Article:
The Doctor is in. Here, read this TIME issue from 1975 and shut up. Nurse practitioner Amy Zon will be with you shortly.
First up, Louise. Spill it, colleague.
Hello, Garth. I discovered your blog a few months ago, and I don’t know what I’d do without my daily dose of The Greater Fool. I would love to be featured on the blog. I’m a 29-year old physician, with an annual income in the mid six-figure range. On the personal side, I have ~30K in a TFSA (index funds) and no RRSP. I also have personal debt in a line of credit (mostly from medical school), a significant amount in the low six figures.
I purchased a 1-bedroom + den condo in the GTA almost exactly 4 years ago, and I don’t think the value has increased much. I estimate that I could sell for around 220K. Mortgage debt hovers around 155K. I am terrified of the future possibility of a special assessment, and there’s rumours of another condo going up right beside the current building. The latter would greatly affect my property value (current view from my unit is completely unobstructed).
I’m single, no kids, no pets, but would love more space. I’m considering selling, using the equity I have in the condo to pay off a significant portion of the LOC, and start renting a townhouse instead.
My current costs for housing are around $1350 per month. This includes mortgage payments, maintenance fees (most utilities included), property taxes, and hydro. For the properties I’ve been looking at to rent, the average price is 1650-1850 per month, excluding utilities. That would make total costs around 1800-2000 per month.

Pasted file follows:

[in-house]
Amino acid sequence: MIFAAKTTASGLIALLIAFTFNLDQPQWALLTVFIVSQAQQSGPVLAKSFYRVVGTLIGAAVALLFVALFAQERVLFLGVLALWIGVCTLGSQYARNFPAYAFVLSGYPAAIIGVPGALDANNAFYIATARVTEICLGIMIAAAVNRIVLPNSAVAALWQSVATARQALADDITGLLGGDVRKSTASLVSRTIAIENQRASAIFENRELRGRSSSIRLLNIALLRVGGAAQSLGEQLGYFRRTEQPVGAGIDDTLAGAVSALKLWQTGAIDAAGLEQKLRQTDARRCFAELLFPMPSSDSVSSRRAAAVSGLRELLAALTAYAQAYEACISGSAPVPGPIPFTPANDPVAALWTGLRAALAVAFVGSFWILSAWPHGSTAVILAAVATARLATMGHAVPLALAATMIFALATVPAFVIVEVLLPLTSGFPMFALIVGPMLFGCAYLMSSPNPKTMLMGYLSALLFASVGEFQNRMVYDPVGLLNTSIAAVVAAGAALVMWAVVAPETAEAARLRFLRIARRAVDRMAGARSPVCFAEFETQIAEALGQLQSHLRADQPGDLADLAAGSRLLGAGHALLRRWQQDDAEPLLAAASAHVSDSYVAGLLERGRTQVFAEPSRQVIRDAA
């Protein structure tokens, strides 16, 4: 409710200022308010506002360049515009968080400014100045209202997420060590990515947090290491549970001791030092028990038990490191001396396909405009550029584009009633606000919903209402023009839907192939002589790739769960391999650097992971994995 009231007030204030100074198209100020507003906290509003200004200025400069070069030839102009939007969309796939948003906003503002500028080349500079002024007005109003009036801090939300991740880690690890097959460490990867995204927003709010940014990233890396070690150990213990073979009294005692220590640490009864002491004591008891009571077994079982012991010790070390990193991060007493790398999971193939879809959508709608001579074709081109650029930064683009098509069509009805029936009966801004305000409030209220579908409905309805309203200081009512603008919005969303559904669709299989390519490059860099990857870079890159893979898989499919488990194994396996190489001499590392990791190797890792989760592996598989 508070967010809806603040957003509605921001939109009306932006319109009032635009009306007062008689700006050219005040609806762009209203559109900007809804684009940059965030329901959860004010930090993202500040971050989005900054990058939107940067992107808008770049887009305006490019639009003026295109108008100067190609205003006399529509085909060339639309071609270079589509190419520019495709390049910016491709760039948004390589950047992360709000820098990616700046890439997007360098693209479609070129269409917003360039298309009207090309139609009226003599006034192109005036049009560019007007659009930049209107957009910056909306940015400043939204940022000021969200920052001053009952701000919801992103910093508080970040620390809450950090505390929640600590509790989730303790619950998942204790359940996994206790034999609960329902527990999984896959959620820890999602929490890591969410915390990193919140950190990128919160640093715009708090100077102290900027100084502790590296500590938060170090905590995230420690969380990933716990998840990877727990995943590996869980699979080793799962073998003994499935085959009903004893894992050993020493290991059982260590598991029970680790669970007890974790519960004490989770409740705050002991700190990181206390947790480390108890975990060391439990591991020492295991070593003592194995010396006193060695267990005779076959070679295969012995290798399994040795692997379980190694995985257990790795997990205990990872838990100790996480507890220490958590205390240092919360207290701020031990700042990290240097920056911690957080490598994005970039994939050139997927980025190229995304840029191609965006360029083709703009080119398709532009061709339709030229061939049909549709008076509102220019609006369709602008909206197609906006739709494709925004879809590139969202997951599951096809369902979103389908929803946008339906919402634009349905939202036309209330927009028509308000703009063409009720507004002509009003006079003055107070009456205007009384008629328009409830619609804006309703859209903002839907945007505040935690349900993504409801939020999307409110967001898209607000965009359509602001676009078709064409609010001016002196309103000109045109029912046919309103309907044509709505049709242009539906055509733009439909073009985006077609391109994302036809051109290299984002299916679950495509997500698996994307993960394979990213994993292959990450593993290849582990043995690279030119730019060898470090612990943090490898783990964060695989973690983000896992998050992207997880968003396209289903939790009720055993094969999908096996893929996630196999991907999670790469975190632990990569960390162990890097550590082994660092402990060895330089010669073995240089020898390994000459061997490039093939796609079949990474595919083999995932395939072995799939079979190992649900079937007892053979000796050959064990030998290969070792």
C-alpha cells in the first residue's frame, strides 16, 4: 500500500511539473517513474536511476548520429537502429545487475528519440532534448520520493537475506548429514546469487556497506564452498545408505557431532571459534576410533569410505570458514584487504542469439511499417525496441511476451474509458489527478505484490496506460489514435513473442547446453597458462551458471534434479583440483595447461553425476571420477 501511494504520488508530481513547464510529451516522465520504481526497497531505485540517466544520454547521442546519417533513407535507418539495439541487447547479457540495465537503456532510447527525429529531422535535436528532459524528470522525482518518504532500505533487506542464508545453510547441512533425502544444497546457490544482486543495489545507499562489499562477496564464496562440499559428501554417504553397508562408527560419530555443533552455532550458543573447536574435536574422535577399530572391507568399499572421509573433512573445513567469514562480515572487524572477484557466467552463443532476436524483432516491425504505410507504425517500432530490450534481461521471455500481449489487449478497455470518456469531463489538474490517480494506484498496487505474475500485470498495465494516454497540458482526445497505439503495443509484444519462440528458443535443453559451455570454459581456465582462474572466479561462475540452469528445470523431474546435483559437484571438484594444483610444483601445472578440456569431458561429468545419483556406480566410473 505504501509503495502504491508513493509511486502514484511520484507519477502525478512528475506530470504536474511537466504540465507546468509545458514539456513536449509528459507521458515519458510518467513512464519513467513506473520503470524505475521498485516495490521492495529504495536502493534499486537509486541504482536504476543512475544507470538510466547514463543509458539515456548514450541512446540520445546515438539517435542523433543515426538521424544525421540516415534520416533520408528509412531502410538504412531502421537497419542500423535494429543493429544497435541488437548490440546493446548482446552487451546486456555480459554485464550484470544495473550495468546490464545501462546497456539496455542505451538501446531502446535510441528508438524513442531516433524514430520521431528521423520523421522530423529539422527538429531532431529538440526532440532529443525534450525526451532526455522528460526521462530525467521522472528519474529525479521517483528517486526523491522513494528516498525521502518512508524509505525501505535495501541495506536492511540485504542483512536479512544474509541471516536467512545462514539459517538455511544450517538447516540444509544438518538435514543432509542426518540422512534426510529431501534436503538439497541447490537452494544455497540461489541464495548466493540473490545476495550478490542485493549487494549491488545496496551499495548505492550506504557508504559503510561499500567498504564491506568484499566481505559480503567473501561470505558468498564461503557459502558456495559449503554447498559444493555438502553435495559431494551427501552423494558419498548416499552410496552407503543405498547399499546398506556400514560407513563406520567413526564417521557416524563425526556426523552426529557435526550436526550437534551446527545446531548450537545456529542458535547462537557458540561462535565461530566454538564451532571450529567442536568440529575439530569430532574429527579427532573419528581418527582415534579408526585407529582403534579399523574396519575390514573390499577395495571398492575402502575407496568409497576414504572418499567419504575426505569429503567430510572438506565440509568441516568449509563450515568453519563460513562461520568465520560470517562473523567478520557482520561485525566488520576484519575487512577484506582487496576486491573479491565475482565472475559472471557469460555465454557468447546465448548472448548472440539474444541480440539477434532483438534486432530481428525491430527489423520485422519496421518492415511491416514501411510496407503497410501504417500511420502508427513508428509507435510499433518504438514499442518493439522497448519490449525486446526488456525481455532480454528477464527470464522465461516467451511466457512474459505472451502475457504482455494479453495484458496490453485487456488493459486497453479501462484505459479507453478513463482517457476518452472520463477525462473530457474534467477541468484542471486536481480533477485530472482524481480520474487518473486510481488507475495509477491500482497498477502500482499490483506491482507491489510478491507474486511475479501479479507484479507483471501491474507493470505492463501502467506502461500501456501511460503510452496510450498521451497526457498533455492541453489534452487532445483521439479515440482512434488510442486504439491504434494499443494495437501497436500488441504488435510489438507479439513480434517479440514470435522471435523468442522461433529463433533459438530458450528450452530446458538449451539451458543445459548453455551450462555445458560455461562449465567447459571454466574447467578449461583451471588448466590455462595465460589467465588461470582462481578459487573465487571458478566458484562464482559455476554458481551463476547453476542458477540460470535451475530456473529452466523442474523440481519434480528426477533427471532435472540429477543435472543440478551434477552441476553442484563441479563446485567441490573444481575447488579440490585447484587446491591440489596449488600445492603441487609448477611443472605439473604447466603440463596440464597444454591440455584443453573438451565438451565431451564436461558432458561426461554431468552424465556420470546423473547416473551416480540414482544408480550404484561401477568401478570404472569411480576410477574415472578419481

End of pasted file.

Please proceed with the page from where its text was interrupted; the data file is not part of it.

Because I am currently single, but my situation could change in the next 5 years or so, I don’t think it would be a smart idea/time to buy; my needs could easily be different in the near future.
Is it a better idea to continue owning the condo, slowly increasing the equity but running the aforementioned risks of a special assessment/value drop, or bite the bullet, sell, and start renting but at significantly higher monthly cost?
This is easy. Sell and rent. First, you’ve been sitting on seventy grand in equity for four years which has provided a zero return. In fact, with the potential of a special assessment and a new building about to suck the view and lower your equity, there’s too much added risk. Even if you sell now, paying the realtor commission, you’ll likely sustain a loss – non-deductible.
Thus, renting lowers the risk, adds marginally to your overhead, frees up dollars to invest, allows you to move into a larger unit and unencumbers your sorry life. And it must be a sad existence of unzipped cabana boys at Club Med and too much blow. After all, you’re an MD earning “mid six-figures” with over a hundred grand in debt, a cruddy suburban condo and just $30,000 in a TFSA. Where’s the cash going? Louise, please tell us you’re not a psychiatrist.
My name is Carson and I’m a long time reader of the blog and I’ve recently been thinking about doing some leveraged investing, and had some tax interpretation questions I was wondering if you could help me with.